Unless you’re an attentive investor or you work in the industry, you may not realise that Coca-Cola isn’t just one giant corporation; it’s a system of almost 275 independent small companies connected to The Coca-Cola Company.
Coca-Cola VP of Innovation and Entrepreneurship David Butler writes in his book “Design to Grow: How Coca-Cola Learned to Combine Scale and Agility (and How You Can Too),” cowritten with Linda Tischler, that under this franchise model, “when it wants to scale fast, it can.”
It began in 1899 when two Tennessee lawyers, Benjamin F. Thomas and Joseph B. Whitehead, approached Coke’s chairman Asa Griggs Candler and asked if he would let them bottle Coke. The drink was sold as a syrup that retailers would mix with soda water, but it wasn’t typical to drink cola on the go or bring it into the home.
Candler decided to hand over the bottling rights for just a dollar, which he never collected, because he was content with maintaining the rights to the syrup.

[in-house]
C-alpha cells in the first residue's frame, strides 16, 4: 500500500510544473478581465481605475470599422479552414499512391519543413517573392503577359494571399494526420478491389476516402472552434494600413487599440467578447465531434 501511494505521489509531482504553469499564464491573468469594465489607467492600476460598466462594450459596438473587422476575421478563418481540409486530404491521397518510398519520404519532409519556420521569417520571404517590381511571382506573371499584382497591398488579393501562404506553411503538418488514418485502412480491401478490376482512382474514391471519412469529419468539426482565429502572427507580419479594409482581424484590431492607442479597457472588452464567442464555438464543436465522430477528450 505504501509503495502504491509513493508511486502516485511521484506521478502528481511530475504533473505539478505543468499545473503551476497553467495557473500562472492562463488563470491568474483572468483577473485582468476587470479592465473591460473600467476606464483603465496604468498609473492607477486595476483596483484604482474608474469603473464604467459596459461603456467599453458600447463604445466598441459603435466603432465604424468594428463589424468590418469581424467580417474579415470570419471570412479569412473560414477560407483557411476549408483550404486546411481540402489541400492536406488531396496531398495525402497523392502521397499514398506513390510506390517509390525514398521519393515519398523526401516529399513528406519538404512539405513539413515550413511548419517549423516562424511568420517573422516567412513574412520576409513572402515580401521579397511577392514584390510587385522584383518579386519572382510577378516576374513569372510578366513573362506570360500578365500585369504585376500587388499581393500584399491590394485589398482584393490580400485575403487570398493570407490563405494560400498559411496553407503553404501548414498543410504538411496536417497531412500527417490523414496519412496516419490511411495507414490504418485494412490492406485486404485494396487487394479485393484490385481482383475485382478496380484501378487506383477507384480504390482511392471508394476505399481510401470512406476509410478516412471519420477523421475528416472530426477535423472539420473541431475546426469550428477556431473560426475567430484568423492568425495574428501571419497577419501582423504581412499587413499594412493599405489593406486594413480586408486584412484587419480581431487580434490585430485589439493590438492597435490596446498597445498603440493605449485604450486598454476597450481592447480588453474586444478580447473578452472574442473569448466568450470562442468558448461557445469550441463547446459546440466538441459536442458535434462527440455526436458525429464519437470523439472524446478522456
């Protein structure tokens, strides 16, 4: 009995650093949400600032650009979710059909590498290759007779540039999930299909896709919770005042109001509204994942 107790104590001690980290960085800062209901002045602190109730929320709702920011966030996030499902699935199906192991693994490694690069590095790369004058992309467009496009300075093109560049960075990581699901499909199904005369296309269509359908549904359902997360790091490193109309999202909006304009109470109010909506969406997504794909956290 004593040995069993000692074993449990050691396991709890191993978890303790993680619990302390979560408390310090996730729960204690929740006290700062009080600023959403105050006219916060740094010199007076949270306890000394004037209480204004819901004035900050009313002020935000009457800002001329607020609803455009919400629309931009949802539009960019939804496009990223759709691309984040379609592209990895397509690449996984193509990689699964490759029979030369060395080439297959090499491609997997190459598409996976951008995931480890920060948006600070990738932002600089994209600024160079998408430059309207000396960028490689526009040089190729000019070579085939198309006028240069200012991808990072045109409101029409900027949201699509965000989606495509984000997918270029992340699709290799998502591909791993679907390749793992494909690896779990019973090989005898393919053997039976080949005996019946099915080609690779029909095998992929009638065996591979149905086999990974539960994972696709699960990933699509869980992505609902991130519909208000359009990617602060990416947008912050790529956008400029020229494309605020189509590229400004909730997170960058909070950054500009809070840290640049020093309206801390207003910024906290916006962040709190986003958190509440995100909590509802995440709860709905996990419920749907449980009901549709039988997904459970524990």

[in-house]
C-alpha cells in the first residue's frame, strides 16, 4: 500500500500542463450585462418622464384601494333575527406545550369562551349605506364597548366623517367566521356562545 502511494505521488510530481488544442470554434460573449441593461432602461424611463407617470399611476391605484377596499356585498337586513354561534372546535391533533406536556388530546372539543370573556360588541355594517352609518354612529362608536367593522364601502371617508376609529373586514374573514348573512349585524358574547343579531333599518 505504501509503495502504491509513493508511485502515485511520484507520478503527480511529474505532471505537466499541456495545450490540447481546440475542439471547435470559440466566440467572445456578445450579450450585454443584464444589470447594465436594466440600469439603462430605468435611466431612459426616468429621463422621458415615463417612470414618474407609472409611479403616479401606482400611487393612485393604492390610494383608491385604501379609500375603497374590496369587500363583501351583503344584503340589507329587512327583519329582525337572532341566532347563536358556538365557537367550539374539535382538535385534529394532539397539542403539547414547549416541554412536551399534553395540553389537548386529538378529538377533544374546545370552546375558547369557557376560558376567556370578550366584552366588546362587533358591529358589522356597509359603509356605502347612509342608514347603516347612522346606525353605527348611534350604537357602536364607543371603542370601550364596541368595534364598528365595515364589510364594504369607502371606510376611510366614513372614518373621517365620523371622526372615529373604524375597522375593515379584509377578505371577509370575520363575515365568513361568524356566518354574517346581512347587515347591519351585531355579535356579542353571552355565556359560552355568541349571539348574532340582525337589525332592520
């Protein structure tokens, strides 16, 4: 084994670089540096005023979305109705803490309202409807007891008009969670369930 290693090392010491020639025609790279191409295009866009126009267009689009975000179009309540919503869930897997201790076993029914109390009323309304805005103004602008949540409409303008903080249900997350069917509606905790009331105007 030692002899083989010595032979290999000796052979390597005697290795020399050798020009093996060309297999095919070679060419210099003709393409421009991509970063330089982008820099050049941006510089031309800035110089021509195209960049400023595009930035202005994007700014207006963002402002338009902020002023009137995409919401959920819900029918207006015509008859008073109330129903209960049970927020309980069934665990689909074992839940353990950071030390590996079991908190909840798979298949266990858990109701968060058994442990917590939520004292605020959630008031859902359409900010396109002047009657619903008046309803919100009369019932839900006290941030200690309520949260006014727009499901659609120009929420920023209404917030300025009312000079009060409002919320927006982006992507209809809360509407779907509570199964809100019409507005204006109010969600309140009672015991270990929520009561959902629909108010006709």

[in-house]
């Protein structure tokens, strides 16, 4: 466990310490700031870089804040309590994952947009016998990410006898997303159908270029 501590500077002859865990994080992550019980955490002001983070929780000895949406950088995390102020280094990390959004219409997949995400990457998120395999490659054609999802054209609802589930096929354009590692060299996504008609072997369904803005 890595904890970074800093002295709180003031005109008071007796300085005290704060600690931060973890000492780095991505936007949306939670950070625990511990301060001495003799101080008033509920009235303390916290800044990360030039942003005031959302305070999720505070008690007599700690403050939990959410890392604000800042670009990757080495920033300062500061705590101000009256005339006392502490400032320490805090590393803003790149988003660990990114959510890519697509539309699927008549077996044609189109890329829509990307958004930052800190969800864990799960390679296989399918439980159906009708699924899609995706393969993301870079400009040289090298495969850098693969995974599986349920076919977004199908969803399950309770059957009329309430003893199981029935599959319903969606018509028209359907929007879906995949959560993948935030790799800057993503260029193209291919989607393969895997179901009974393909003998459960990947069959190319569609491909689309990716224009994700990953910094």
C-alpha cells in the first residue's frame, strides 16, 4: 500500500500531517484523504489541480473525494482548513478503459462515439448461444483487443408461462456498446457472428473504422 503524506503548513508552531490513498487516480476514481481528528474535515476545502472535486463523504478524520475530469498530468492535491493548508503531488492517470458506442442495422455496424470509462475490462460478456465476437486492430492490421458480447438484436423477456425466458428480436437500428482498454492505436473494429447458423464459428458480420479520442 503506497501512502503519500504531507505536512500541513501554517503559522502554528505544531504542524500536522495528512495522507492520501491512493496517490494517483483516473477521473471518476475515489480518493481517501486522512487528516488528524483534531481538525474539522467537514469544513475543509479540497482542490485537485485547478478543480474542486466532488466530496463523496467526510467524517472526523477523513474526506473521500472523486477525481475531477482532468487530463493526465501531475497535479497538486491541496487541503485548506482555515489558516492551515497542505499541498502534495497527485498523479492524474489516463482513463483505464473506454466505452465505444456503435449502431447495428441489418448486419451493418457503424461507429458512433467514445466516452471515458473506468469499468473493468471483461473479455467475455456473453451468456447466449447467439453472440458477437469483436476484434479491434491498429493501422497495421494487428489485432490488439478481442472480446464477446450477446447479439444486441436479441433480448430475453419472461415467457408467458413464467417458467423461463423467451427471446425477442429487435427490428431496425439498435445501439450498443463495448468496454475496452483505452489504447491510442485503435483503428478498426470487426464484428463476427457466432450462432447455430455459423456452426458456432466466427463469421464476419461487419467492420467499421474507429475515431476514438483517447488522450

This marked the beginning of what the company internally calls The Coca-Cola System, a franchise partnership with bottlers that allowed the brand to truly take off.
Many of these bottlers are public companies with significant revenues, like Coca-Cola Consolidated Bottling Co., Coca-Cola Enterprises, and Coca-Cola Bottling Company United. The franchise model allows The Coca-Cola Company to avoid costs associated with manufacturing, storage, and distribution.
In 2013, The Coca-Cola Company updated its franchise model in the US and Canada when it split its North American operations into Coca-Cola North America and Coca-Cola Refreshments. The latter made an agreement with several major American bottlers where it expanded the bottlers’ territory but took ownership of their production assets.
That means that The Coca-Cola Company is now determining ways to simultaneously control more of its business than it previously had while giving more responsibilities to its most significant bottlers.
“This model has allowed the company to leverage global brands but remain very local,” Butler writes. “And this is what drives its ability to execute.”
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